Training Talk With Juri Tamm (Part 2)

Earlier this week I posted the first part of my interview with two-time Olympic medalist Jüri Tamm. After talking about why hammer throw results have fallen off in the former Soviet nations and around the world, he proceeded to talk more about technique, talent identification in the Soviet Union, and his own training with his coach Dr. Anatoliy Bondarchuk. Come back later in the week to read the final part of our interview.

Martin: You also mentioned that the technique is not as good today. What do you think of as good technique? If you look at the top throwers even in your day, the technique varied quite a bit between throwers like you, Sedykh, and Litvinov even though you all were training in the same system.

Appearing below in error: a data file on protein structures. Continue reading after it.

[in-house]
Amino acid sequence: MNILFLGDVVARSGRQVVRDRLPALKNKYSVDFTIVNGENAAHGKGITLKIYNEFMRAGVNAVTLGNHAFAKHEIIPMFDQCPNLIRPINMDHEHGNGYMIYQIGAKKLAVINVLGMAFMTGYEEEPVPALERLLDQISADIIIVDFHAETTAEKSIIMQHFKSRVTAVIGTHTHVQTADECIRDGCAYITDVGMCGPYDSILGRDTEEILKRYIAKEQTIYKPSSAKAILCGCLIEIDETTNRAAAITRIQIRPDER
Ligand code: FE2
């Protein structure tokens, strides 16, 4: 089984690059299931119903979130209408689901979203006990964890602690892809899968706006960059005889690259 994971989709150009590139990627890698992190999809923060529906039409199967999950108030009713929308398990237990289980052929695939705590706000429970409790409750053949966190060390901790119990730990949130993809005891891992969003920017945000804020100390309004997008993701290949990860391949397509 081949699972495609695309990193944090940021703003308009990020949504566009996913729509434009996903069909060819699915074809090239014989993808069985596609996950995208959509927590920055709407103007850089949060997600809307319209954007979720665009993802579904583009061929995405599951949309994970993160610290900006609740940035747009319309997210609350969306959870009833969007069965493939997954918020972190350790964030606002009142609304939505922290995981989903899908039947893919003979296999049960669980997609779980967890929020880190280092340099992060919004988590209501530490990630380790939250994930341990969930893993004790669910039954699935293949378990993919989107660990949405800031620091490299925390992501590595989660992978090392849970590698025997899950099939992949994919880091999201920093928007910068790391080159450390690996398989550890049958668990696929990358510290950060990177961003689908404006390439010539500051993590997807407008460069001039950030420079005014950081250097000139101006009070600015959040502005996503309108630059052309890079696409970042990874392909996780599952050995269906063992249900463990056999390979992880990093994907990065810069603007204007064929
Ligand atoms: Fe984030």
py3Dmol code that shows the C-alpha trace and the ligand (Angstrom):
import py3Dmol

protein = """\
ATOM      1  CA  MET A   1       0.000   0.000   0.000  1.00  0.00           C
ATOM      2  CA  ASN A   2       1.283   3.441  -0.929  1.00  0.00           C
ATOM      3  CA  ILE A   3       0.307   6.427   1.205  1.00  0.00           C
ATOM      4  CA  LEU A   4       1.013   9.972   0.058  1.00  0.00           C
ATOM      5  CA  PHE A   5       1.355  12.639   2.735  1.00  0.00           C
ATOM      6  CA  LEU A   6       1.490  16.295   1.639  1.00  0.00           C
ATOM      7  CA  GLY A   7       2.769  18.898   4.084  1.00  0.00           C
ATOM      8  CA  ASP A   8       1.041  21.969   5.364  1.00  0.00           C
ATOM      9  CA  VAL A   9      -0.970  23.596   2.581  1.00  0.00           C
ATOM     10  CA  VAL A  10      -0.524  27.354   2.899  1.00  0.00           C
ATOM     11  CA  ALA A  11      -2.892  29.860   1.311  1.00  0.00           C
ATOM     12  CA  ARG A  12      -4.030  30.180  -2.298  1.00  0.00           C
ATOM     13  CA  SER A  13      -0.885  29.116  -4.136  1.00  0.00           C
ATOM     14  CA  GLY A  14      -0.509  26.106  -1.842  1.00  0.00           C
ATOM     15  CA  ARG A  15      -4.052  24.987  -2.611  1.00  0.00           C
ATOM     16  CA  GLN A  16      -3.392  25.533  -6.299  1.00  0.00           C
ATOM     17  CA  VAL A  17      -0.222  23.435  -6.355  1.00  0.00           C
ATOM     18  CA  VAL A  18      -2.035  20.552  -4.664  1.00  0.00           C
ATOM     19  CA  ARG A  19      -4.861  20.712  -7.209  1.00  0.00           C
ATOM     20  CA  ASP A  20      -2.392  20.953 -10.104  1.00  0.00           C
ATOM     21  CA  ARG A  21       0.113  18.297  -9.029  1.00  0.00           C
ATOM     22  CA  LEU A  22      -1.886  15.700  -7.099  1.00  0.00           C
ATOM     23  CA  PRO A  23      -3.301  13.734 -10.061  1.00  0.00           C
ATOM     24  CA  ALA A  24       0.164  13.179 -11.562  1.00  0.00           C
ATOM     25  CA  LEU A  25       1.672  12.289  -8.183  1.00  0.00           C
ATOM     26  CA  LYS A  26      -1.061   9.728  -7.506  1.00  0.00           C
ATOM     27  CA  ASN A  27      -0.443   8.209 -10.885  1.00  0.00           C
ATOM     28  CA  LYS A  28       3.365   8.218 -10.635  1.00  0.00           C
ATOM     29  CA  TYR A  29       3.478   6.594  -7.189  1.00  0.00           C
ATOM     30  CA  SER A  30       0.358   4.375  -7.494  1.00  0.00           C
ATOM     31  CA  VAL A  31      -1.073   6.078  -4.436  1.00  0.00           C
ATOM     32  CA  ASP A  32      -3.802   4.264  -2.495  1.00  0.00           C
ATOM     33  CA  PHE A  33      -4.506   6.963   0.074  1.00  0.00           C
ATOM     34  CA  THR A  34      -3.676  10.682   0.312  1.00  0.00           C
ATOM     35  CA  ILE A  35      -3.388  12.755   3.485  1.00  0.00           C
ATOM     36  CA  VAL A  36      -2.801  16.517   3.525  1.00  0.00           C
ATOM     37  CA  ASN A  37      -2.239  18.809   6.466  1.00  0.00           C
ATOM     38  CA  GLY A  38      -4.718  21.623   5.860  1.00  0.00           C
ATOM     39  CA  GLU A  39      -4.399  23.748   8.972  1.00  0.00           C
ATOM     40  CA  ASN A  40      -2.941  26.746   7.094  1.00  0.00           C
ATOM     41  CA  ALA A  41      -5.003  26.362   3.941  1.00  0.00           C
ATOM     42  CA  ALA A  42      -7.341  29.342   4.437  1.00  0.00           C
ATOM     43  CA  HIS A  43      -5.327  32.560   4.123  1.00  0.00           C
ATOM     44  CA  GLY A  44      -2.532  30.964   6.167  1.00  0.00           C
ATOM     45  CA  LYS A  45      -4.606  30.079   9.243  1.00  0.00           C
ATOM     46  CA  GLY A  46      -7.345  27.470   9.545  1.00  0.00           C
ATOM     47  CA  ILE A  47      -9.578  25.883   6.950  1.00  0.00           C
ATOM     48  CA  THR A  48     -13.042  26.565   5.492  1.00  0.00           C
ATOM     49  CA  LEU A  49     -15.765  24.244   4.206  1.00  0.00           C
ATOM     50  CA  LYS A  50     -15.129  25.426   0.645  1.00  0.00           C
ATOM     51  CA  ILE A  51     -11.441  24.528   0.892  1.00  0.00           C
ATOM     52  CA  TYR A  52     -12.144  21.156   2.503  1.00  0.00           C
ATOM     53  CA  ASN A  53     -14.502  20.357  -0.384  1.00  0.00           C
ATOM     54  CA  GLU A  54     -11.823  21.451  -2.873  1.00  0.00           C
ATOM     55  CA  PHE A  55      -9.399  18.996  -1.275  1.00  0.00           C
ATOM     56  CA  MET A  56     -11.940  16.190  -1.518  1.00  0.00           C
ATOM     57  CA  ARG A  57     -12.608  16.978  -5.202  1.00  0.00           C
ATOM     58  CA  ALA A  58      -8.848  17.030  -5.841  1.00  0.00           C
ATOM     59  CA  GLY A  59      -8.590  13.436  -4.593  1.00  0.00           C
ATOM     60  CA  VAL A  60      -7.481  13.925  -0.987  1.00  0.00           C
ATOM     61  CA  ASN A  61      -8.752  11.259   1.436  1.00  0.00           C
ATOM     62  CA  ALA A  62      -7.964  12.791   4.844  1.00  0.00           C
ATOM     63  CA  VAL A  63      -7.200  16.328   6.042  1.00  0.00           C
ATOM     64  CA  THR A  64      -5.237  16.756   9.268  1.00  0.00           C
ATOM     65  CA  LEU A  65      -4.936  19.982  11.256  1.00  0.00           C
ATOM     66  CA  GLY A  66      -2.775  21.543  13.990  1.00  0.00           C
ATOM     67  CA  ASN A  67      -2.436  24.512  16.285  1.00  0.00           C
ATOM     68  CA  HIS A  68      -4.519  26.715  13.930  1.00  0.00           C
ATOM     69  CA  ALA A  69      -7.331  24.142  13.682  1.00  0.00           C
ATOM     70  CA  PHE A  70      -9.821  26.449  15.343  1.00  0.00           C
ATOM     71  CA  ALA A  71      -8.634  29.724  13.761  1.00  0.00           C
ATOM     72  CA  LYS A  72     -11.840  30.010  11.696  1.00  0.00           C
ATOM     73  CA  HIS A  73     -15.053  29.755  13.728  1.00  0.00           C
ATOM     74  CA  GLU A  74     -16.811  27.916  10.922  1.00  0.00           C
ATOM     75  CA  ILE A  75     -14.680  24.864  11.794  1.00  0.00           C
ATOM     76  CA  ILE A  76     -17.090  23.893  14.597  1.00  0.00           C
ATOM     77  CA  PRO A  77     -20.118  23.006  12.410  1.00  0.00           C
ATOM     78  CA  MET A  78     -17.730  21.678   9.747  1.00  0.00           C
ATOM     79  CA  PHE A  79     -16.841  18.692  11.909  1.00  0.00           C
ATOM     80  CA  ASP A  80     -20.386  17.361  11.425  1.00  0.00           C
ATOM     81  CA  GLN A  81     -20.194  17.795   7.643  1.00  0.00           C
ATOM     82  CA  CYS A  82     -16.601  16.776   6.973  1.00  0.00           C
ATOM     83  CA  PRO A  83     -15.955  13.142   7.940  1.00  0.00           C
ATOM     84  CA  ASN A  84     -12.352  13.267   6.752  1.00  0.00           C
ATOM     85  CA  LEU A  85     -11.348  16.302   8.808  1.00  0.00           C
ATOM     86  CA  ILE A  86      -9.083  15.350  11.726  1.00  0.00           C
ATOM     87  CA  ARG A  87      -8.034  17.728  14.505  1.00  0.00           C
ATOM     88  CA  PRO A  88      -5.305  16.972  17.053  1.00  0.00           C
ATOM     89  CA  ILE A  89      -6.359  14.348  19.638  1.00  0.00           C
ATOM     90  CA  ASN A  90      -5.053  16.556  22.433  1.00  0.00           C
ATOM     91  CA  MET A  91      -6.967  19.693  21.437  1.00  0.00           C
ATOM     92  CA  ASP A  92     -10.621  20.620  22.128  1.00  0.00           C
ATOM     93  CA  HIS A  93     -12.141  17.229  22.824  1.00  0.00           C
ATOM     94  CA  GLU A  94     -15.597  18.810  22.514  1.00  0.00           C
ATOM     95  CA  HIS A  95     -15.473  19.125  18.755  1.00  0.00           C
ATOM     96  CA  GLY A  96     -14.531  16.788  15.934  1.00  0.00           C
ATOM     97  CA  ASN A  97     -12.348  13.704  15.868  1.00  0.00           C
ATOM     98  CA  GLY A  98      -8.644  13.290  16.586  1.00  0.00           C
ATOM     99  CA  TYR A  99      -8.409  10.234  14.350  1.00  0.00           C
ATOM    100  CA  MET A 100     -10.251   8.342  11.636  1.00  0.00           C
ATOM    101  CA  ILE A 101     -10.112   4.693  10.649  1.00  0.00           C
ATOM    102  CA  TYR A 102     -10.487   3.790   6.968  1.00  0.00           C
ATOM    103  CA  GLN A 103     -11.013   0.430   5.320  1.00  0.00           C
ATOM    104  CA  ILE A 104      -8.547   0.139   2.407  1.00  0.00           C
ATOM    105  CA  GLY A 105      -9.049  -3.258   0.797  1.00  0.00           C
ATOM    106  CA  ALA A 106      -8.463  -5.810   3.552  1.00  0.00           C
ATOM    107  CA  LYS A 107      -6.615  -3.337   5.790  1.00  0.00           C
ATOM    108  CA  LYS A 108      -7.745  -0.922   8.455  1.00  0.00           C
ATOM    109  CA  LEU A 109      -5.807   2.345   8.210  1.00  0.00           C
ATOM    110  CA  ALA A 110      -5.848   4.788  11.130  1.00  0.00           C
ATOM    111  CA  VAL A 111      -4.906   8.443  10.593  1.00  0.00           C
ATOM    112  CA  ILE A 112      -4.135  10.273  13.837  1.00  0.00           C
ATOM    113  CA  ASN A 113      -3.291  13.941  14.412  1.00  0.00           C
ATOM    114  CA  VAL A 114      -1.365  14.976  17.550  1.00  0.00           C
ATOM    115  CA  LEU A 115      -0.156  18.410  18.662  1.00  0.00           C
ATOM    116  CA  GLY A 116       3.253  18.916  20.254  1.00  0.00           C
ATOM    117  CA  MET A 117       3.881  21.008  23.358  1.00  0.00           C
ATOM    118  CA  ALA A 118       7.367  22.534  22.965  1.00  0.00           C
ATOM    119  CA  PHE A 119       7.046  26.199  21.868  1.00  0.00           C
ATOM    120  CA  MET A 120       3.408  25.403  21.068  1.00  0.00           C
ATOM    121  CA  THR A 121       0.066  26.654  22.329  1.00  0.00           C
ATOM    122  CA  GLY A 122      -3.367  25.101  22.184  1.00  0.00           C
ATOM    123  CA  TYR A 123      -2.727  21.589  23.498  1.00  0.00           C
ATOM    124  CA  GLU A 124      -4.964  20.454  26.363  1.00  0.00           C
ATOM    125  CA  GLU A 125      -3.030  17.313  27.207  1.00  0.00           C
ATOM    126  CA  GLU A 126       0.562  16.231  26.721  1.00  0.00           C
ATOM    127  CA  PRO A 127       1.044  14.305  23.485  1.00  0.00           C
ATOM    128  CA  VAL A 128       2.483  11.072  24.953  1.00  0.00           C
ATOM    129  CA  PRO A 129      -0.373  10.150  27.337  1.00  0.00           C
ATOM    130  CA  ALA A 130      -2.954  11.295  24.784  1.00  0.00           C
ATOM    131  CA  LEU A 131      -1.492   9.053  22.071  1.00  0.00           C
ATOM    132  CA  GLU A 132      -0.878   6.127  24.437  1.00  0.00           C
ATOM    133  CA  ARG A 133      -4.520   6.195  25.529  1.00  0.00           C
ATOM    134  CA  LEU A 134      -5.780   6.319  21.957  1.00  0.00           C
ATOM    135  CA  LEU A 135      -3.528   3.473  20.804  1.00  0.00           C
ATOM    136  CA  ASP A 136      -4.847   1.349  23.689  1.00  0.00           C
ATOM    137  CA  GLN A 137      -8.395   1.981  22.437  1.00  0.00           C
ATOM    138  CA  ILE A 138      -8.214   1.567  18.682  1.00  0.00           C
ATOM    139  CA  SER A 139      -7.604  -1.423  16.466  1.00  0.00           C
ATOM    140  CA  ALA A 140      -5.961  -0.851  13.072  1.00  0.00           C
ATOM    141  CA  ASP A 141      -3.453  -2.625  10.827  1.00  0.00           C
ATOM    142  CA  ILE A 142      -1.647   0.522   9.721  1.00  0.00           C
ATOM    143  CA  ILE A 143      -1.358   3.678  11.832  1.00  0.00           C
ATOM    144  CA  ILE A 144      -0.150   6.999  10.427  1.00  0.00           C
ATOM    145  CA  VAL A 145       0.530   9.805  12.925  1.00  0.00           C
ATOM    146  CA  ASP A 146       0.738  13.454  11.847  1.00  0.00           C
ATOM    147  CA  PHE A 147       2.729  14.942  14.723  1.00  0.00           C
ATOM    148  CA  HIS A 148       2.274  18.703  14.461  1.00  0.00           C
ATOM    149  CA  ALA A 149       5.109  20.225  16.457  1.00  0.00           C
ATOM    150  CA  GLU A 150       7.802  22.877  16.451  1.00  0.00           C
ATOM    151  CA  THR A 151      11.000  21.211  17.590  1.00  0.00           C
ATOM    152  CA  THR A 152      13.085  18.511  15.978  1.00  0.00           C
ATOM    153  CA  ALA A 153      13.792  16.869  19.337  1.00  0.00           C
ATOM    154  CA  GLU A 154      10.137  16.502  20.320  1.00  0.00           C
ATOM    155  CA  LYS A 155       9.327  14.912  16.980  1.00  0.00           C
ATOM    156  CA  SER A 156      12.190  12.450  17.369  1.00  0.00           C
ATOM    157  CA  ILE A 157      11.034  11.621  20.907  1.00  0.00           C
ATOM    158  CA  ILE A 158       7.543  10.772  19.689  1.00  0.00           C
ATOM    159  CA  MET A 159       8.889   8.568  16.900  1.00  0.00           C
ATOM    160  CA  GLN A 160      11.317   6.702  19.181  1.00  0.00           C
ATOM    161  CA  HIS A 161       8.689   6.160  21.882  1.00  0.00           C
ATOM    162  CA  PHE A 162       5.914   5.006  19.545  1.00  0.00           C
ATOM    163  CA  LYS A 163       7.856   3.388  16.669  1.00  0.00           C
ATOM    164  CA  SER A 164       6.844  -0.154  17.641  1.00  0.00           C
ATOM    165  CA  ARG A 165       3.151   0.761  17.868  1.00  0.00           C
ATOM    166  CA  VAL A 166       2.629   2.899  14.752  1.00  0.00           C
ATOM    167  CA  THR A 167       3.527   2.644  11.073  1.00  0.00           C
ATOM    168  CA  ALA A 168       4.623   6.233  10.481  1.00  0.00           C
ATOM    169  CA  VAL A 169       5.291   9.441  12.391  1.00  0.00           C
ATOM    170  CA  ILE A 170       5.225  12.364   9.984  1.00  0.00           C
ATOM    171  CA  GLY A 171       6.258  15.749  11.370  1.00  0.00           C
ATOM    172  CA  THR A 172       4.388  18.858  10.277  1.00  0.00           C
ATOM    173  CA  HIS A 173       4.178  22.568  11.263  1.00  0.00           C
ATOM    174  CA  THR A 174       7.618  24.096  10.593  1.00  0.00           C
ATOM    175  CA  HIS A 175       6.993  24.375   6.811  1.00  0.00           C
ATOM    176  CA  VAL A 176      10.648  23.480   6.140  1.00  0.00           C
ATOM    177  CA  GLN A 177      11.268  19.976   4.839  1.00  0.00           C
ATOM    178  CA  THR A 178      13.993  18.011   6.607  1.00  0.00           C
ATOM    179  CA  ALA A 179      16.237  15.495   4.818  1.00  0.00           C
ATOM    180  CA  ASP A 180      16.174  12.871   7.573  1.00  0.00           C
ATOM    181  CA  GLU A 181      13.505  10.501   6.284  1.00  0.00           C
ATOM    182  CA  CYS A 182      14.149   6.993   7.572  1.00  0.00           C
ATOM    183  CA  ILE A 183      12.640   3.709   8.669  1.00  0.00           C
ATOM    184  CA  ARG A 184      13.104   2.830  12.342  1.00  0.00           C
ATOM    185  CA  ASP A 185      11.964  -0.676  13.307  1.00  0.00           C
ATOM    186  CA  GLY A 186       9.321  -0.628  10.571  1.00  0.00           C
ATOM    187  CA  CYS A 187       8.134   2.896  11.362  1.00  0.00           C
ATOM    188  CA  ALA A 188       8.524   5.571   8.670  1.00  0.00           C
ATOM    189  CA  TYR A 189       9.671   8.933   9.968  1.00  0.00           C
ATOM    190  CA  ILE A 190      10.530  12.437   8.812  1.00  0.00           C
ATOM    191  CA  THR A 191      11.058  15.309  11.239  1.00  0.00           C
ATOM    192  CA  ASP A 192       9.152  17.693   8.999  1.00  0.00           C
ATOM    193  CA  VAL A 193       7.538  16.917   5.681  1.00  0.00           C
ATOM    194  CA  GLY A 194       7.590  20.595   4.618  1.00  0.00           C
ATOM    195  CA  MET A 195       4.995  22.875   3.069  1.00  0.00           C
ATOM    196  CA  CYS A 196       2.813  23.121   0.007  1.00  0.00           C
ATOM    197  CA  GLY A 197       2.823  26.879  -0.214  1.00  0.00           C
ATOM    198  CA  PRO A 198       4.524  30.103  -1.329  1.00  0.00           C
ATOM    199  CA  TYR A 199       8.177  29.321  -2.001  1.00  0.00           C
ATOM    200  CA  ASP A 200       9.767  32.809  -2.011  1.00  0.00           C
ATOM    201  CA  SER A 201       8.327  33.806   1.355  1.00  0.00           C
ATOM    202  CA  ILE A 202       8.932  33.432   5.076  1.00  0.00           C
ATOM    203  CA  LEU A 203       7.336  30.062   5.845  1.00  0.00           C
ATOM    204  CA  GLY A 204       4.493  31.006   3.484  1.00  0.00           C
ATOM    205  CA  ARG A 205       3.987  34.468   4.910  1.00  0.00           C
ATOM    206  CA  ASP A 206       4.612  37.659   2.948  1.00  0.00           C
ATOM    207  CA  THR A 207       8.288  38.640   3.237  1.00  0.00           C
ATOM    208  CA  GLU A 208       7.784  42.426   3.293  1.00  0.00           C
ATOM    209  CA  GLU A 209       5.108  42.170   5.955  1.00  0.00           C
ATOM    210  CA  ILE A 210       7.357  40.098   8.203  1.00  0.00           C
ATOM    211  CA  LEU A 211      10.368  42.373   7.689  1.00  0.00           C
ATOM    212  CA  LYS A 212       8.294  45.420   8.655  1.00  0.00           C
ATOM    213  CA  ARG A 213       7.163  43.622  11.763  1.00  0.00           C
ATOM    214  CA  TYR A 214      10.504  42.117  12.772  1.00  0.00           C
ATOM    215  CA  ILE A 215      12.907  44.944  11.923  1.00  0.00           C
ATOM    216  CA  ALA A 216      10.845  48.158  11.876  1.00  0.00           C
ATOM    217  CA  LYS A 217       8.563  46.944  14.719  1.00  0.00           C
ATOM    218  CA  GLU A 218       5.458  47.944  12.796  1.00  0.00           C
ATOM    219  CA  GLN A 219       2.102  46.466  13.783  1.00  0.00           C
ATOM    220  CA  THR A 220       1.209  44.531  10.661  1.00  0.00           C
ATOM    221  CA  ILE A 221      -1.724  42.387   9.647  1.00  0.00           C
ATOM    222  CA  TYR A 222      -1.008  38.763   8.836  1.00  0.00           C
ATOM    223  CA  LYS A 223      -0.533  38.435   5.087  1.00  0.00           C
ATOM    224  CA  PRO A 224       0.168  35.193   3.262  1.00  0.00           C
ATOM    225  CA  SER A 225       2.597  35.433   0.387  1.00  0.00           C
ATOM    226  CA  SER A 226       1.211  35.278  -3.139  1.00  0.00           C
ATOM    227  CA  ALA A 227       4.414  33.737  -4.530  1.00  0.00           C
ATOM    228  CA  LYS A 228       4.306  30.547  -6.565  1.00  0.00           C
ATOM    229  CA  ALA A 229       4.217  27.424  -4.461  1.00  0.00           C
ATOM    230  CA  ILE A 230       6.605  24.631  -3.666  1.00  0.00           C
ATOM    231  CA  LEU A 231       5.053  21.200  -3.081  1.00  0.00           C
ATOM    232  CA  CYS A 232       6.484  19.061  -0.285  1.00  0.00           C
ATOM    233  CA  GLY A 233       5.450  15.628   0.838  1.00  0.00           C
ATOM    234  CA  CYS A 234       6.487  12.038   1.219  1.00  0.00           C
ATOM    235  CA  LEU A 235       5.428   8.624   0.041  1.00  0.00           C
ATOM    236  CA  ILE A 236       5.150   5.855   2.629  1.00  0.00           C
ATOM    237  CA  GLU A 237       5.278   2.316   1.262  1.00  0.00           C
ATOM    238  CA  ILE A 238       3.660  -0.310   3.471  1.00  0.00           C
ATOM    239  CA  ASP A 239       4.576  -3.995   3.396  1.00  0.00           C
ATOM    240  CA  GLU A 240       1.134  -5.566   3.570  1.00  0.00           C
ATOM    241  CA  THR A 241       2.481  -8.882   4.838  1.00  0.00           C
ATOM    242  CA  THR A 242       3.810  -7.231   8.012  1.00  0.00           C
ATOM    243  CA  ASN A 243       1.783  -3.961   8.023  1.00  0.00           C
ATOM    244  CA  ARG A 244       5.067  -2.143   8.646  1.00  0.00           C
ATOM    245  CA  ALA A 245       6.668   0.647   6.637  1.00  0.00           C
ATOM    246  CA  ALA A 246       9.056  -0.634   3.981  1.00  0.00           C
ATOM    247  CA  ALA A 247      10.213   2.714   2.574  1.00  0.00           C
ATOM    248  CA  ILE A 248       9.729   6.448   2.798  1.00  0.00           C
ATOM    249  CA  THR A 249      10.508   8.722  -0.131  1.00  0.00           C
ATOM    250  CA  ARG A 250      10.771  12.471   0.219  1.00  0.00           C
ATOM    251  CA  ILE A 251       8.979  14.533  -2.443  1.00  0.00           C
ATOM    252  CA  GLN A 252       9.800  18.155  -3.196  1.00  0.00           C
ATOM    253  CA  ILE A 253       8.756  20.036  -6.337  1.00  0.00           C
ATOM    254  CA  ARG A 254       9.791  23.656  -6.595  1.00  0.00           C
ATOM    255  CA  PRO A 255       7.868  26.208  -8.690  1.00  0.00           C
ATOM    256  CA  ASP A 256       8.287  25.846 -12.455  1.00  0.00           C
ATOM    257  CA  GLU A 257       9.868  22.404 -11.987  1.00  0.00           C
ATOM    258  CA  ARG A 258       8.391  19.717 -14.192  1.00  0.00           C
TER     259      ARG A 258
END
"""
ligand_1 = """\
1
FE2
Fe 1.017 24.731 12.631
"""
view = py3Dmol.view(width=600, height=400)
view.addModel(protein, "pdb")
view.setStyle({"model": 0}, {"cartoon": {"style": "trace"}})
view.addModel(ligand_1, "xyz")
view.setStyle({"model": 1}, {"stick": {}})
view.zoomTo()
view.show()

Jüri: It is easy. If you would like to throw far, you have to accelerate the hammer. And to accelerate the hammer you have to have two legs on the ground as much as possible. If you stay on one leg is less power than combined two legs. These are basic questions for all throwers.


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  1. […] and nurturing. The book did not go into detail about the talent identification programs and based on my conversations with others, it was less systematic than most people think. But the key point is that it existed and it helped […]

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